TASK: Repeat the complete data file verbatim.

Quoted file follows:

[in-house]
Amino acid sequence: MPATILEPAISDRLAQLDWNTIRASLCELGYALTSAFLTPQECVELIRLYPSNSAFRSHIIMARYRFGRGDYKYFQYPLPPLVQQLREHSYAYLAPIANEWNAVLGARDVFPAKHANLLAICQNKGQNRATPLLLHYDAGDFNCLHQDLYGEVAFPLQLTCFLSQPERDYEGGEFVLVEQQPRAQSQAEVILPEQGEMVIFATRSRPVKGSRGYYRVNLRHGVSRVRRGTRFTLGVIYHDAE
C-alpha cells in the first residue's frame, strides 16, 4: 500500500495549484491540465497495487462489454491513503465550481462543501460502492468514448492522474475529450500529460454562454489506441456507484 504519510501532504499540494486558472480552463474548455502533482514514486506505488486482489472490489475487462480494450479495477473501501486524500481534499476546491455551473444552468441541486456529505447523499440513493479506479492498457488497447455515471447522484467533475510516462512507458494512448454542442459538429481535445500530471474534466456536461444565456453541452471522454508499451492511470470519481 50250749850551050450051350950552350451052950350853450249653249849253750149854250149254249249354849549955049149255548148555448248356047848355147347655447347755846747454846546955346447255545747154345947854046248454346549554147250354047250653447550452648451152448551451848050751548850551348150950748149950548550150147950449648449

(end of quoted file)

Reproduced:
[in-house]
Amino acid sequence: MPATILEPAISDRLAQLDWNTIRASLCELGYALTSAFLTPQECVELIRLYPSNSAFRSHIIMARYRFGRGDYKYFQYPLPPLVQQLREHSYAYLAPIANEWNAVLGARDVFPAKHANLLAICQNKGQNRATPLLLHYDAGDFNCLHQDLYGEVAFPLQLTCFLSQPERDYEGGEFVLVEQQPRAQSQAEVILPEQGEMVIFATRSRPVKGSRGYYRVNLRHGVSRVRRGTRFTLGVIYHDAE
C-alpha cells in the first residue's frame, strides 16, 4: 500500500495549484491540465497495487462489454491513503465550481462543501460502492468514448492522474475529450500529460454562454489506441456507484 504519510501532504499540494486558472480552463474548455502533482514514486506505488486482489472490489475487462480494450479495477473501501486524500481534499476546491455551473444552468441541486456529505447523499440513493479506479492498457488497447455515471447522484467533475510516462512507458494512448454542442459538429481535445500530471474534466456536461444565456453541452471522454508499451492511470470519481 50250749850551050450051350950552350451052950350853450249653249849253750149854250149254249249354849549955049149255548148555448248356047848355147347655447347755846747454846546955346447255545747154345947854046248454346549554147250354047250653447550452648451152448551451848050751548850551348150950748149950548550150147950449648449